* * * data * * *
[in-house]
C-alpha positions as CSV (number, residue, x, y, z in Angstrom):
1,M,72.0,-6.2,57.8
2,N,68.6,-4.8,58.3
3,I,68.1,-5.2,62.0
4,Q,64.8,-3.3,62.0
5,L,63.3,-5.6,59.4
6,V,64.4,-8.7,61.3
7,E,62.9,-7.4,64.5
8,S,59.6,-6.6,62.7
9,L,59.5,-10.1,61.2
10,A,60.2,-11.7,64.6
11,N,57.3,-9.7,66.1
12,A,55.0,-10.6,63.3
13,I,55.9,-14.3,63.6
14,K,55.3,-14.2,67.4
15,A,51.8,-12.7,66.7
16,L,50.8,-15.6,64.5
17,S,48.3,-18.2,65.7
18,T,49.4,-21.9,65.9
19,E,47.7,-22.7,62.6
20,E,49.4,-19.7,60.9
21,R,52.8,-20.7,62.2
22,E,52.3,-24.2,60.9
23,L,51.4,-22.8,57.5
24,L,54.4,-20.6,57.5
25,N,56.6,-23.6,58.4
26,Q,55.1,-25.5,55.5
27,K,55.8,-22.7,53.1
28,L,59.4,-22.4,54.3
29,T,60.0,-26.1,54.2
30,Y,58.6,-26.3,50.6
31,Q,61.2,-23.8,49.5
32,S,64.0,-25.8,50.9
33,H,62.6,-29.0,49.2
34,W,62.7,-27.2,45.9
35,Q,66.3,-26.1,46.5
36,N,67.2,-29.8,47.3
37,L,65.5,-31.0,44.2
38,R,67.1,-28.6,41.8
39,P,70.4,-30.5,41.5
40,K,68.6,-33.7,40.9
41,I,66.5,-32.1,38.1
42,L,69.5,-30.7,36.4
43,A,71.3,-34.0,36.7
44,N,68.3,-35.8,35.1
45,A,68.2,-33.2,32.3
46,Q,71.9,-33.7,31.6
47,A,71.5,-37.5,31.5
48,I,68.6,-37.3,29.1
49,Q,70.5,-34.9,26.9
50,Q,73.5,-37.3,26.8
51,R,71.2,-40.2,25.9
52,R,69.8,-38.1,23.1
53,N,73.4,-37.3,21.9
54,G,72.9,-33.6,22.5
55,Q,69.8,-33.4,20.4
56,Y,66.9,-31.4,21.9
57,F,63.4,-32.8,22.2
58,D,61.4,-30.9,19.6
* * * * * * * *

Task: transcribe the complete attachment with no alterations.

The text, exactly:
[in-house]
C-alpha positions as CSV (number, residue, x, y, z in Angstrom):
1,M,72.0,-6.2,57.8
2,N,68.6,-4.8,58.3
3,I,68.1,-5.2,62.0
4,Q,64.8,-3.3,62.0
5,L,63.3,-5.6,59.4
6,V,64.4,-8.7,61.3
7,E,62.9,-7.4,64.5
8,S,59.6,-6.6,62.7
9,L,59.5,-10.1,61.2
10,A,60.2,-11.7,64.6
11,N,57.3,-9.7,66.1
12,A,55.0,-10.6,63.3
13,I,55.9,-14.3,63.6
14,K,55.3,-14.2,67.4
15,A,51.8,-12.7,66.7
16,L,50.8,-15.6,64.5
17,S,48.3,-18.2,65.7
18,T,49.4,-21.9,65.9
19,E,47.7,-22.7,62.6
20,E,49.4,-19.7,60.9
21,R,52.8,-20.7,62.2
22,E,52.3,-24.2,60.9
23,L,51.4,-22.8,57.5
24,L,54.4,-20.6,57.5
25,N,56.6,-23.6,58.4
26,Q,55.1,-25.5,55.5
27,K,55.8,-22.7,53.1
28,L,59.4,-22.4,54.3
29,T,60.0,-26.1,54.2
30,Y,58.6,-26.3,50.6
31,Q,61.2,-23.8,49.5
32,S,64.0,-25.8,50.9
33,H,62.6,-29.0,49.2
34,W,62.7,-27.2,45.9
35,Q,66.3,-26.1,46.5
36,N,67.2,-29.8,47.3
37,L,65.5,-31.0,44.2
38,R,67.1,-28.6,41.8
39,P,70.4,-30.5,41.5
40,K,68.6,-33.7,40.9
41,I,66.5,-32.1,38.1
42,L,69.5,-30.7,36.4
43,A,71.3,-34.0,36.7
44,N,68.3,-35.8,35.1
45,A,68.2,-33.2,32.3
46,Q,71.9,-33.7,31.6
47,A,71.5,-37.5,31.5
48,I,68.6,-37.3,29.1
49,Q,70.5,-34.9,26.9
50,Q,73.5,-37.3,26.8
51,R,71.2,-40.2,25.9
52,R,69.8,-38.1,23.1
53,N,73.4,-37.3,21.9
54,G,72.9,-33.6,22.5
55,Q,69.8,-33.4,20.4
56,Y,66.9,-31.4,21.9
57,F,63.4,-32.8,22.2
58,D,61.4,-30.9,19.6